Few wineries match Creation in the mix of contemporary luxury, design and innovation that pervades its restaurant, winery and guest accommodation. The farm lies on the Hemel-en-Aarde Ridge and was established in 2002 by Jean-Claude (JC) and Carolyn Martin. It has led the development of tasting experiences, which these days even includes selecting your own personal “shopper” by personality and language, to take you through an online presentation wherever you are. The offerings include non-alcoholic pairings for adults and children too. Creation periodically showcases the works of leading South African artists. There are walking and cycling trails. As for the wines, winemaker JC is a Pinot Noir specialist having honed his skills with the grape in his childhood home of Switzerland. In addition to the still versions, Creation also applies its Pinot Noir to an MCC, Elation; and, a Pinot Noir gin.
The 130ha Spookfontein is owned by Mike Davis and opened in December 2013. The name – translated as “ghost fountain” – hails from a mountain spring where morning mists lend it an otherworldly appearance. The farm has 13ha under vine, including Pinot Noir. Winemaker Sol took over from Hannes Storm and has been involved over the past year. She’s from Mandoza, married to Pieter-Willem Eksteen, son of Bartho, who she met doing harvest in California. One of the new projects that came about during the change-over of winemakers is Spookfontein’s Pinot Noir MCC, which was bottled earlier this year and to be released next year. The visitor centre comprises an independently run restaurant and adjoining wine-tasting lounge, with views across the valley. A function venue in similar arresting style is also nearing completion. Self-catering cottages allow visitors to use the farm as a base while there are also mountain walks and links to the valley’s MTB trails.
The small tasting room at Seven Springs reflects its scale of production. Single variety wines are the focus here. UK-born winemaker Gus Dale honed skills in both viticulture and winemaking after studying and working in Burgundy, France – spiritual home of Pinot Noir. He moved to South Africa in 2007 and managed Babylon Farm (La Vierge) in the Hemel en Aarde before taking up winemaking duties in Stellenbosch. He returned to the greater Hemel En Aarde region in 2018, as winemaker for Seven Springs, which is owned by British couple Tim and Vaughan Pearson. The first vintage was 2010. The 12ha Vrede Farm where the vines grow has 8ha under vine; the wine is made on Sandfontein Farm. “My predecessor was very strong with Sauvignon Blanc and Syrah, but it is my intention to make the Chardonnay and Pinot Noir our flagship wines,” says Gus. To this end, this year the use – for the first time in the abel’s history – of wooden vats for fermenting the Pinot Noir. He has four different clones of Pinot Noir at his disposal and each was vinified separately to examine their individual nuances.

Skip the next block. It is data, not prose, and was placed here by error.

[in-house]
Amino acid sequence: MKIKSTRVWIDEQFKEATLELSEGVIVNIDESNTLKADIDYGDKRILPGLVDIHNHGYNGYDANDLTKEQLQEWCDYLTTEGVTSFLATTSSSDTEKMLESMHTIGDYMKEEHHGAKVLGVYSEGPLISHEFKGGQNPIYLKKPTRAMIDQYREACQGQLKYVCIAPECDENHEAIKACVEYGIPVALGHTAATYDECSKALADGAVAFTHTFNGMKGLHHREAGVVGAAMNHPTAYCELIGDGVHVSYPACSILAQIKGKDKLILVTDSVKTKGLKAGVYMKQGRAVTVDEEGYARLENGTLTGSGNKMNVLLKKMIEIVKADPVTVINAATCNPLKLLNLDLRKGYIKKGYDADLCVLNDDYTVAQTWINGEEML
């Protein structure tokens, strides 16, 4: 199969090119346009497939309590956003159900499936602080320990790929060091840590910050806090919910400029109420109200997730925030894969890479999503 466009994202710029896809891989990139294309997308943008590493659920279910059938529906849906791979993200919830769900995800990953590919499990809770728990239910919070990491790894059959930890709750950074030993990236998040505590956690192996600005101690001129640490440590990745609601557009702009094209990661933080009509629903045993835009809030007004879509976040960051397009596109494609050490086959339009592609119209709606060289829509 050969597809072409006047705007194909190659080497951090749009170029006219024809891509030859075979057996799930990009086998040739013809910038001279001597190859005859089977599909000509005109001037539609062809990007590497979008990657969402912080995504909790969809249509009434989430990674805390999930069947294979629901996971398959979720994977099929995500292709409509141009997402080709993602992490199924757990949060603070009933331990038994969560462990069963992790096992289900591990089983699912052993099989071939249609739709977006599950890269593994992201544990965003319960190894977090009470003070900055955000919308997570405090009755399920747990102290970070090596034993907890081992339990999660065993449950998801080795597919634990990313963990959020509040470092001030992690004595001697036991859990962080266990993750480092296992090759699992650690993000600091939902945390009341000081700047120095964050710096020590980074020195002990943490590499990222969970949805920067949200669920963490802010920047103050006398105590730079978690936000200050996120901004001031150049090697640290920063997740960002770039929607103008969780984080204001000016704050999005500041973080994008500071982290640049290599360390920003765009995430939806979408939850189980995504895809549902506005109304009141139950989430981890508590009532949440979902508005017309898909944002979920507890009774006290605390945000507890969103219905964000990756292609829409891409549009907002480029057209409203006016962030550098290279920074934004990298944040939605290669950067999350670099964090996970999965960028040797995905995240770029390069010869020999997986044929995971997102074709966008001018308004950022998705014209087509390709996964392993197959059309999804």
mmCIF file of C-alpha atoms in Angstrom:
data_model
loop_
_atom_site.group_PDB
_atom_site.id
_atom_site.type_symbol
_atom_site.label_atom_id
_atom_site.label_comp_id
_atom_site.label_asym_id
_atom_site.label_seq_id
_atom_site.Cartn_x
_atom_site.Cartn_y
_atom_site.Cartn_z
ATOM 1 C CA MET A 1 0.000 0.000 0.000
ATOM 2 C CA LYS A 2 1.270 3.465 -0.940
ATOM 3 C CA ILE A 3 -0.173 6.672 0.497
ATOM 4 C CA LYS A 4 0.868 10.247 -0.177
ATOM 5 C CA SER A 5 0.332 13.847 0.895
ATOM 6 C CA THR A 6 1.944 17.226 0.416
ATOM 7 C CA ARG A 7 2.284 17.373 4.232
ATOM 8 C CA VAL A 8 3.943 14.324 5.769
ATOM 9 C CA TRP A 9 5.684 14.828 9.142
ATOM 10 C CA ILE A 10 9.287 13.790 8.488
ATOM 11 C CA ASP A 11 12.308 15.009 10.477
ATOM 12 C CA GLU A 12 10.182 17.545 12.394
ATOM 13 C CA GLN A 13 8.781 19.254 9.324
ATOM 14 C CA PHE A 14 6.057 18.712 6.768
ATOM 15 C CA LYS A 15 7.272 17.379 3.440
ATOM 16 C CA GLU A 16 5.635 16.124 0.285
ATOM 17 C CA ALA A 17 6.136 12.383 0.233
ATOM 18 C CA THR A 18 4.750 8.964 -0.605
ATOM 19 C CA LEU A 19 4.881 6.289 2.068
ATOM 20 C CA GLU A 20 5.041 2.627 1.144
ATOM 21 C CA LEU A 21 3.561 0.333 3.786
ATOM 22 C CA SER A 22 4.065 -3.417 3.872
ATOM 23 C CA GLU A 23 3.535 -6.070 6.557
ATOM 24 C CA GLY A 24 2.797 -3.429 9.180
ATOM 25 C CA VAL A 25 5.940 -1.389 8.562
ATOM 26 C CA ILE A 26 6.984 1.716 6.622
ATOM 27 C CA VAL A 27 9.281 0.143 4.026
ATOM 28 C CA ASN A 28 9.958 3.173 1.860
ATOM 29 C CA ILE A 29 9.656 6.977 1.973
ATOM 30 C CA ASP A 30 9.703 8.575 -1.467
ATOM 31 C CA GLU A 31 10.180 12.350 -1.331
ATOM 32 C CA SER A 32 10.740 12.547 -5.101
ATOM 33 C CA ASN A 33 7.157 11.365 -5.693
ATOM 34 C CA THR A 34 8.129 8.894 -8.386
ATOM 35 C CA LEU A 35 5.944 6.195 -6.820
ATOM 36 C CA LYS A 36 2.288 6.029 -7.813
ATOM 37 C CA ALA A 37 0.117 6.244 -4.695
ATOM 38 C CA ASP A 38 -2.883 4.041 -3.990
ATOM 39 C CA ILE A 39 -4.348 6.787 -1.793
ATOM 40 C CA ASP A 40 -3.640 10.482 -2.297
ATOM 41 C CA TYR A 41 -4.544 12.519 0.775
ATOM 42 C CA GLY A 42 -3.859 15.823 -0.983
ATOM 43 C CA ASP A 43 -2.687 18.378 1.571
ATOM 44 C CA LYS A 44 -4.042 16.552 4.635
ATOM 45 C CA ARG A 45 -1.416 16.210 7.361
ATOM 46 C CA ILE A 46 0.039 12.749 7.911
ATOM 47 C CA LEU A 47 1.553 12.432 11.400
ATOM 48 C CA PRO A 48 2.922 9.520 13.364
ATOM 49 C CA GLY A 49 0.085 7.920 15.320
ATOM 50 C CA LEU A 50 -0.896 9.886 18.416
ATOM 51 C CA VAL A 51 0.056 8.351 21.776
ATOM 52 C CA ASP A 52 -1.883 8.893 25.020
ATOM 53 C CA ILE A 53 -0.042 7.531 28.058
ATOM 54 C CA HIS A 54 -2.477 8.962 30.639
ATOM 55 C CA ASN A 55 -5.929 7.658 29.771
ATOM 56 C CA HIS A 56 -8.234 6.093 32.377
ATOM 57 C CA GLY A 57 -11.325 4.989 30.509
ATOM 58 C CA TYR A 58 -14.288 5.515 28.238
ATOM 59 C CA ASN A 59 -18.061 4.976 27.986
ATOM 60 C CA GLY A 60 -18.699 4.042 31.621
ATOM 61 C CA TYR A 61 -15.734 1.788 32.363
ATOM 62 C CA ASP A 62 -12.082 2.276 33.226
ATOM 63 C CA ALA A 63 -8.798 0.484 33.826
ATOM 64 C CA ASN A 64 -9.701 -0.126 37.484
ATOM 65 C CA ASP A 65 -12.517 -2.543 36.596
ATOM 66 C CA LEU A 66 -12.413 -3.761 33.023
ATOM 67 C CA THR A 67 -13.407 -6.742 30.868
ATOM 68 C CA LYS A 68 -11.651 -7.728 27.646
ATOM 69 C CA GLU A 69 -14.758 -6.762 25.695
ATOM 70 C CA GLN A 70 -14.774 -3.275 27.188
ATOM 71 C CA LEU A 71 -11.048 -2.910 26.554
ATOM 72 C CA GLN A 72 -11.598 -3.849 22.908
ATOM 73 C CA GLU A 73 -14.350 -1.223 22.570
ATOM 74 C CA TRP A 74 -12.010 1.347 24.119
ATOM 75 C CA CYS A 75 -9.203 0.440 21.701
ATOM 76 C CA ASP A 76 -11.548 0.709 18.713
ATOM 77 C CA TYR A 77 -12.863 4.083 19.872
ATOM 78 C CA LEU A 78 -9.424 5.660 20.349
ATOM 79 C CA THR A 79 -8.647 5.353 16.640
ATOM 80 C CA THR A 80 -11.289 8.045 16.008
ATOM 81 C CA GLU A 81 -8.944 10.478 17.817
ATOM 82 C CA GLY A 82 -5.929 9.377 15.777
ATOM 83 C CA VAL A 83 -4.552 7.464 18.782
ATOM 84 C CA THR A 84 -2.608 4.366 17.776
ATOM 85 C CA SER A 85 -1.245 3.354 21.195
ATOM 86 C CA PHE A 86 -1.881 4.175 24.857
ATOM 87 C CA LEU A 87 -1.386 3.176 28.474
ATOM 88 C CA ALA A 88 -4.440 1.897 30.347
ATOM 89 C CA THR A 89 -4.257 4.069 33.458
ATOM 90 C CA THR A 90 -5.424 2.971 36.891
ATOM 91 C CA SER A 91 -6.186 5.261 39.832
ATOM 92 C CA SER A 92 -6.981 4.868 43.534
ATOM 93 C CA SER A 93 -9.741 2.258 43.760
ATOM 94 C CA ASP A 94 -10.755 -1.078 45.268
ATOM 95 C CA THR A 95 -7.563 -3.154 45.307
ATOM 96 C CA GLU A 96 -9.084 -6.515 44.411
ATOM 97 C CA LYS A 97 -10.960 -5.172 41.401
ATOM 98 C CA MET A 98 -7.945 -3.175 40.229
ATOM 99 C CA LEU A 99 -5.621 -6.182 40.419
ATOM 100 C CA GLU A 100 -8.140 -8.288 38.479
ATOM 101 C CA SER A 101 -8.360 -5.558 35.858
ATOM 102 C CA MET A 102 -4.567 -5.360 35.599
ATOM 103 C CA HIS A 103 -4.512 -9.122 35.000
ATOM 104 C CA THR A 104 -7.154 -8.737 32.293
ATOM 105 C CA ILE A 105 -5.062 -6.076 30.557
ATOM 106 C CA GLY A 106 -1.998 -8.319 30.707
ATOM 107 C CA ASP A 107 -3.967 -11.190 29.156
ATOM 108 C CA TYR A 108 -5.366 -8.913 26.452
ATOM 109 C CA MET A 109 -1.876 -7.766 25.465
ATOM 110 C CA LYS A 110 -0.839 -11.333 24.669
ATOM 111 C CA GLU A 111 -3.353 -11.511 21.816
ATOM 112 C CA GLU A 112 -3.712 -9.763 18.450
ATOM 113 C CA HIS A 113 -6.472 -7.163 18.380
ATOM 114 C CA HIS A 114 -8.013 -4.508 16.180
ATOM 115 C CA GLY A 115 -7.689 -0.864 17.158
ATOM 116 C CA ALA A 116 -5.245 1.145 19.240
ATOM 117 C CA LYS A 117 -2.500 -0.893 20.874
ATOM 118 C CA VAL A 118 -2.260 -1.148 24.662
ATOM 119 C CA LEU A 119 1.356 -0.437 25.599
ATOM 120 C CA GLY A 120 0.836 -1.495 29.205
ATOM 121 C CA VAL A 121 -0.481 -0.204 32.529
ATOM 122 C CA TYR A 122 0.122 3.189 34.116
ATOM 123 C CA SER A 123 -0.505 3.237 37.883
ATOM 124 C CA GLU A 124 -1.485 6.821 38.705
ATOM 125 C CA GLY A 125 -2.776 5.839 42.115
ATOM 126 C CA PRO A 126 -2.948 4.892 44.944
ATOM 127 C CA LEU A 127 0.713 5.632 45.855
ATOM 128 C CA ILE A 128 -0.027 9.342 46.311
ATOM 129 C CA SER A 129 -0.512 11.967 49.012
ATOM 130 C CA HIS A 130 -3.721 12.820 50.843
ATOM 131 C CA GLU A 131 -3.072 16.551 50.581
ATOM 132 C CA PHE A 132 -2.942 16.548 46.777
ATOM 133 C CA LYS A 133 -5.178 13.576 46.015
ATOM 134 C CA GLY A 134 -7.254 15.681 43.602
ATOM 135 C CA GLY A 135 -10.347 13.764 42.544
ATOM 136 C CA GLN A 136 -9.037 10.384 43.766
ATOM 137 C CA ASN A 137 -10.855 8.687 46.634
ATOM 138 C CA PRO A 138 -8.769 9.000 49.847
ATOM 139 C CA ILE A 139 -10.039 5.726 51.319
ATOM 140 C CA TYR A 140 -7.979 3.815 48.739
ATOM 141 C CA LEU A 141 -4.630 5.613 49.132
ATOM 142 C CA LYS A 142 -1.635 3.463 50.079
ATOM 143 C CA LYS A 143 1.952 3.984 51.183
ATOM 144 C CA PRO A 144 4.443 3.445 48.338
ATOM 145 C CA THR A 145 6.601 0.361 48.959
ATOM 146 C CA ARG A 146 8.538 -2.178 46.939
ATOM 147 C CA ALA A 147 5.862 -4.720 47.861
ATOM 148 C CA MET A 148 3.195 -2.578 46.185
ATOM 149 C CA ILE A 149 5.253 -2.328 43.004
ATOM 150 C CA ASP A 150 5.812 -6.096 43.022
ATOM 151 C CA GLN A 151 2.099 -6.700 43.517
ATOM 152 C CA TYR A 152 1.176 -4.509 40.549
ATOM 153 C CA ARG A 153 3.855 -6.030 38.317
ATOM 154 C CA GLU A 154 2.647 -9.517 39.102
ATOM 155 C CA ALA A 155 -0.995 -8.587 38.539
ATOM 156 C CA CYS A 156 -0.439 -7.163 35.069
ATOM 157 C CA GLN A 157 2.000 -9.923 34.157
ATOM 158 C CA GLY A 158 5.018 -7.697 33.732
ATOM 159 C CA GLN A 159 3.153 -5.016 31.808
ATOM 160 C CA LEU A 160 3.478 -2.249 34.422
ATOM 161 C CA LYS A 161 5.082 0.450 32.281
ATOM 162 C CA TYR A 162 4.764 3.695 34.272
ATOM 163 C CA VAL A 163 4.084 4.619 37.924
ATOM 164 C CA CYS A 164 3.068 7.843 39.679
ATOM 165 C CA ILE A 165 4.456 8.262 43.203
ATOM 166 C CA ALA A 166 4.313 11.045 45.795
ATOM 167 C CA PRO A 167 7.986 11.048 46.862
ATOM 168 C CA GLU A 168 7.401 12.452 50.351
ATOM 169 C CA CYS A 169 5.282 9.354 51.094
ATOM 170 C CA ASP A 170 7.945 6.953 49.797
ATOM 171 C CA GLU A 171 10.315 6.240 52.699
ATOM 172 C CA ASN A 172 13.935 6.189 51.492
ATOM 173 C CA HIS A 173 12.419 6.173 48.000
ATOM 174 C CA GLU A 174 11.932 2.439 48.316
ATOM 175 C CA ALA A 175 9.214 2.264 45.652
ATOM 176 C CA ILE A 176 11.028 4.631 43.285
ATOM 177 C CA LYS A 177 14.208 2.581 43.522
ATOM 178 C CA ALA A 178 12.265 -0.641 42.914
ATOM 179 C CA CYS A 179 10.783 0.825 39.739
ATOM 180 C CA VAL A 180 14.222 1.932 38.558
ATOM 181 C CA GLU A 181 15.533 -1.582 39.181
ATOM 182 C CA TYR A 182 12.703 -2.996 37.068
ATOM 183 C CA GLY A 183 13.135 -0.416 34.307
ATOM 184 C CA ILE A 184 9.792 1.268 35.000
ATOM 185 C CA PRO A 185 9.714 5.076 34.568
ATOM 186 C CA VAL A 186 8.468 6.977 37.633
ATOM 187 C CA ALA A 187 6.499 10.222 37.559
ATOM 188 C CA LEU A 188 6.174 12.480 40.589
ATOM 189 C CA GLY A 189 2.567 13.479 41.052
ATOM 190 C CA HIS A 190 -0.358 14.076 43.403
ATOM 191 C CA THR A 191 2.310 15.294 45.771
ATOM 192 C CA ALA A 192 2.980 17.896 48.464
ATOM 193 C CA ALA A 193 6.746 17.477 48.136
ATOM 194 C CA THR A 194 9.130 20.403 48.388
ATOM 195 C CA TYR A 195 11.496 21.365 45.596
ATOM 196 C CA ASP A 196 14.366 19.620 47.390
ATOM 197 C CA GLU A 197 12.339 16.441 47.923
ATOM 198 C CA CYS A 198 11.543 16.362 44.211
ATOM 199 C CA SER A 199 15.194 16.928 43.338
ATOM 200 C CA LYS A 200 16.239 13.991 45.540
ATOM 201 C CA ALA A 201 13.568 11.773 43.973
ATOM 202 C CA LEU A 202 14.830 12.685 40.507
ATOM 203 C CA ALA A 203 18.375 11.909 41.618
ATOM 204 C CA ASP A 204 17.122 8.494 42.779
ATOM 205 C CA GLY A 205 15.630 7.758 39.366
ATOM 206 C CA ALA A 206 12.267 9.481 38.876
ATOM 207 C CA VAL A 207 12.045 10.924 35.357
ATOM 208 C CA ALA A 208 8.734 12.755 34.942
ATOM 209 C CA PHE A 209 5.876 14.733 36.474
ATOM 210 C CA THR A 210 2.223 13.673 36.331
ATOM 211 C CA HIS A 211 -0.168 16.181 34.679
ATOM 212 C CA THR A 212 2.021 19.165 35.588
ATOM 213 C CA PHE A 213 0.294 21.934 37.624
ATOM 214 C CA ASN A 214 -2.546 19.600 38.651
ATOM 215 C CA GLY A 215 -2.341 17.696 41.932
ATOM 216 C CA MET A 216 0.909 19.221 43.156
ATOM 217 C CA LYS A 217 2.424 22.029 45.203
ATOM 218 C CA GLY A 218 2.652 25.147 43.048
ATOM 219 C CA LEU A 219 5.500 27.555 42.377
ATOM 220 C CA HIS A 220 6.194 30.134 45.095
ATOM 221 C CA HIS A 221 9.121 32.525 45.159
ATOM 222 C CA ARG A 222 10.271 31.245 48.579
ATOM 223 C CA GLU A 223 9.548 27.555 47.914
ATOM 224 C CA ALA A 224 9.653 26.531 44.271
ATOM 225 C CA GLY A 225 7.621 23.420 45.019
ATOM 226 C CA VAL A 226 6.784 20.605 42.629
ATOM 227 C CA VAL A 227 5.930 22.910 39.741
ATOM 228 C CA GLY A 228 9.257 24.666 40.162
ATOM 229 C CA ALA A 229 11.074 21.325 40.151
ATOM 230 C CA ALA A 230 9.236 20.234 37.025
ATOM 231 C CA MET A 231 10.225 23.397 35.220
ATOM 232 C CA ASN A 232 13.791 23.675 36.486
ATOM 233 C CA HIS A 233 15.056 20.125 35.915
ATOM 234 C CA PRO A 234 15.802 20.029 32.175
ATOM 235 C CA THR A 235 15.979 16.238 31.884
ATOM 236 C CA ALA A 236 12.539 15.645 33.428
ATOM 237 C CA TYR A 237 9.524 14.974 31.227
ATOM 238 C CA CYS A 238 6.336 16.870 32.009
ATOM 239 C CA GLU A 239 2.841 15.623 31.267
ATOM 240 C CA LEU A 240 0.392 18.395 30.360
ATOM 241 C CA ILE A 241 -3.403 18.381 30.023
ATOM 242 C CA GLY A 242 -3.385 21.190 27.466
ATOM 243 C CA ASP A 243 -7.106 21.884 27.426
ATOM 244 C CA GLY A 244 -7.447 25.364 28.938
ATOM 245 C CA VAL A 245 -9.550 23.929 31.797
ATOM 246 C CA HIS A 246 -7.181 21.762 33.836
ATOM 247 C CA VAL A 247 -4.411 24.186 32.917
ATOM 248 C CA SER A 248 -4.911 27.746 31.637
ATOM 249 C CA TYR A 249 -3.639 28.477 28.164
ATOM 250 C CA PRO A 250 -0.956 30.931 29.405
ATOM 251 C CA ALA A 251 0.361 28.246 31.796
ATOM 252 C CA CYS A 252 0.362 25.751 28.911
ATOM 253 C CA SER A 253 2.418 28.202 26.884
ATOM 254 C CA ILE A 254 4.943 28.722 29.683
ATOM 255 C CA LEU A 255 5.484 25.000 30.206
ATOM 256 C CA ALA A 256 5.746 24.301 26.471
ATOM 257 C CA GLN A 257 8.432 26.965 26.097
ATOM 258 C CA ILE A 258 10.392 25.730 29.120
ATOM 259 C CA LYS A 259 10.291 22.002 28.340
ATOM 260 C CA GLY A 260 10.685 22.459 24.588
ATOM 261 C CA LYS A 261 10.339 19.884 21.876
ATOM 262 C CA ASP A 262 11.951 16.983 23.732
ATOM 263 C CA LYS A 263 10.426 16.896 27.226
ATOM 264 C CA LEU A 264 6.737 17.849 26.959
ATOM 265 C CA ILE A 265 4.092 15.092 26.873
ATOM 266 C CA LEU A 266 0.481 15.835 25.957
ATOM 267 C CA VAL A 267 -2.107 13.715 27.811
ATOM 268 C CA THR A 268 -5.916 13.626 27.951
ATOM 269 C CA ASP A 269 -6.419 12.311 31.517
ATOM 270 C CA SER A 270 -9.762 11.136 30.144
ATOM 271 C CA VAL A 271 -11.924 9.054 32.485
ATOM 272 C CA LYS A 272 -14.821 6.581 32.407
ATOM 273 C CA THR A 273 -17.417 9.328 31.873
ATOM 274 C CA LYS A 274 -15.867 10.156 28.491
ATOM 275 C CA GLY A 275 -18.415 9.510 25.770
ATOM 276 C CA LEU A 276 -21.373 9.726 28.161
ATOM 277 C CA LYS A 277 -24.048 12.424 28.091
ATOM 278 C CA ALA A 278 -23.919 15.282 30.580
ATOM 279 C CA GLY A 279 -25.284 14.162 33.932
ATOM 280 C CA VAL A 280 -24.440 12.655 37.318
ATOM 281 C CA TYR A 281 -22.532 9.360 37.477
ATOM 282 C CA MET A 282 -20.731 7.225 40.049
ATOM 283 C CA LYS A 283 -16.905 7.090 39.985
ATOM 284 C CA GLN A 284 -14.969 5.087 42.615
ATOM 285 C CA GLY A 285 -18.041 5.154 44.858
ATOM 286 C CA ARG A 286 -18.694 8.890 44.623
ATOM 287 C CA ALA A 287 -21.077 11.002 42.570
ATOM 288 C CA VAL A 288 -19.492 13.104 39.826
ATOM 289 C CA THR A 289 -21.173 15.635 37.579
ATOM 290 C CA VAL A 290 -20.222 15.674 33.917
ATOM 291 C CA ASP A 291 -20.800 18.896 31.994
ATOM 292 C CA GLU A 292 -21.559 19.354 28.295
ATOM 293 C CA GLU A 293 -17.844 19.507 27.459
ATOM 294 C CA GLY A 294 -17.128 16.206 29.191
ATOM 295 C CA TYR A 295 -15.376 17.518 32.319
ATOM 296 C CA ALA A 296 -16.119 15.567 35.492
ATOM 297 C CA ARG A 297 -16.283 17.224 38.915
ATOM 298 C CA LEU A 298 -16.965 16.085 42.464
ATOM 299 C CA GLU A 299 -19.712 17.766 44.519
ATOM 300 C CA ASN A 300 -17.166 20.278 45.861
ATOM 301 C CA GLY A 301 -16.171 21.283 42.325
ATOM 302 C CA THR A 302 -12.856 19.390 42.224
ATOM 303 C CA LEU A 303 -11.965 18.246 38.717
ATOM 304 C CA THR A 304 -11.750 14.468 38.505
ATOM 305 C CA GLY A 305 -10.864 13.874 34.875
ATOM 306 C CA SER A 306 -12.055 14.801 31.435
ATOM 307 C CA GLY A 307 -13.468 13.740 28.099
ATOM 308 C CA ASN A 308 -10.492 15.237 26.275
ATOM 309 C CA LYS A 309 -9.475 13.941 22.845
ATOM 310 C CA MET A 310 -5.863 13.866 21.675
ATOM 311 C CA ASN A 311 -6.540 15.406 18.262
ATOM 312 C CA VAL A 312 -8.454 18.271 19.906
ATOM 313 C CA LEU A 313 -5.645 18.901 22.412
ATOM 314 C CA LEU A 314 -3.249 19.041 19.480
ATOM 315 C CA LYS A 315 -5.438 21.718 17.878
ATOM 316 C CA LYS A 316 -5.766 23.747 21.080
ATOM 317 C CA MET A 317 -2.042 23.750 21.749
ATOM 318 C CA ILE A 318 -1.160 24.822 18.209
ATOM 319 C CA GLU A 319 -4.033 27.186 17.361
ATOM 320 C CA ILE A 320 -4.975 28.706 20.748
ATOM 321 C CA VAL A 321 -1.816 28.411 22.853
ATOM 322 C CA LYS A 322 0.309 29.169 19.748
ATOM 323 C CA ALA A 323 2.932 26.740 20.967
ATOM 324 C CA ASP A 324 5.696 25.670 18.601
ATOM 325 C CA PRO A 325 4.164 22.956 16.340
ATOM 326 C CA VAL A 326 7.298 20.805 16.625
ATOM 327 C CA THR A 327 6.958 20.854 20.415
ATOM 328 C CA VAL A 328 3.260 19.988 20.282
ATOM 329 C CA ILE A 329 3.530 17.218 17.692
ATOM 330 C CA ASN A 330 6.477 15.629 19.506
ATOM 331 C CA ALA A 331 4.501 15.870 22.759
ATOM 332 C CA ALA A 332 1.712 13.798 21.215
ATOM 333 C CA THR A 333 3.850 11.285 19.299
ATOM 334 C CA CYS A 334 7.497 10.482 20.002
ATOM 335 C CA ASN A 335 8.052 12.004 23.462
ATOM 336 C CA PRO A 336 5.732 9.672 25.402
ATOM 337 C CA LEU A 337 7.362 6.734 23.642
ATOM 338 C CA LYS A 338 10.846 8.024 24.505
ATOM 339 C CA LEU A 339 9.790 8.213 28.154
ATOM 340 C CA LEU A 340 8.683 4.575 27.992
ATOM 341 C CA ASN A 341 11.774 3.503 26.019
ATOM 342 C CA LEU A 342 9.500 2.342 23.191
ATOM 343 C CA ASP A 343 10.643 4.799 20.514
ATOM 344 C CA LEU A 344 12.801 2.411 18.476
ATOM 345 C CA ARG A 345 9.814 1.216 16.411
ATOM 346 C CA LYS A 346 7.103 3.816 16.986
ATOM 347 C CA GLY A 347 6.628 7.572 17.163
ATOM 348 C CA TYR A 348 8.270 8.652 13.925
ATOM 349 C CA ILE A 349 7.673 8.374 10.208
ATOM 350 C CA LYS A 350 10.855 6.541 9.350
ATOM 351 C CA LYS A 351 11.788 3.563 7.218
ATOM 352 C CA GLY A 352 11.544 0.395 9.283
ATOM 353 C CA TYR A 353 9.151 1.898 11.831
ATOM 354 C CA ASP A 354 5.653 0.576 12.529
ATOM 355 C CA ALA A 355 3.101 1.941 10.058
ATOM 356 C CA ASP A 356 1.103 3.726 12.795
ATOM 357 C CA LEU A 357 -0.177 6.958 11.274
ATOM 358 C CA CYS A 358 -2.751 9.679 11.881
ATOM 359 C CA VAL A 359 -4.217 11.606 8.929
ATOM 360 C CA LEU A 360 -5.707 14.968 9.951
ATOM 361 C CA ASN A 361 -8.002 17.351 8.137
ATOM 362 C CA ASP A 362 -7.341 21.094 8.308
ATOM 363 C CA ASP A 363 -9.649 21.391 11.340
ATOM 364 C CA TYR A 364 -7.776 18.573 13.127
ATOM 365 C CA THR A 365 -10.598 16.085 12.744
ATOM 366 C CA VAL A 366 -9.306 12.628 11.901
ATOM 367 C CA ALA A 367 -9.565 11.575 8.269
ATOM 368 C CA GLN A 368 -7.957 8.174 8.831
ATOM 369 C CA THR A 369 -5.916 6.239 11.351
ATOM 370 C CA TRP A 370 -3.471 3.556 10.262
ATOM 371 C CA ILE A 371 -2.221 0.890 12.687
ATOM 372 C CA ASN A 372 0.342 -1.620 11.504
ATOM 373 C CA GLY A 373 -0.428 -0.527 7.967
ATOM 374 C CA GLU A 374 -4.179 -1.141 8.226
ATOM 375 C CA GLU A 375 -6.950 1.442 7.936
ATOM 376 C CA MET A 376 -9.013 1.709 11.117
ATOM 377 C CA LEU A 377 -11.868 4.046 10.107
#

Other venues to try Pinot Noir in and around Hemel En Aarde
- Ataraxia: www.ataraxiawines.co.za ; 028 212 2007; firstname.lastname@example.org
- Bosman Hermanus: www.bosmanhermanus.com ; 076 3000 819; email@example.com
- Domaine des Dieux: www.domainedesdieux.co.za; firstname.lastname@example.org; 028 313 2126
- La Vierge: www.lavierge.co.za; email@example.com; 028 313 2007
- Sumaridge: www.sumaridge.co.za; Tel: 028 312 1097
- Whalehaven: www.whalehaven.co.za; firstname.lastname@example.org
- Newton Johnson: www.newtonjohnson.com; 028 312 3862; email@example.com
- Hermanuspietersfontein: www.hpf1855.com; 028 316 1875; firstname.lastname@example.org
- The Wine Village: winevillage.co.za; 028 316 3988; email@example.com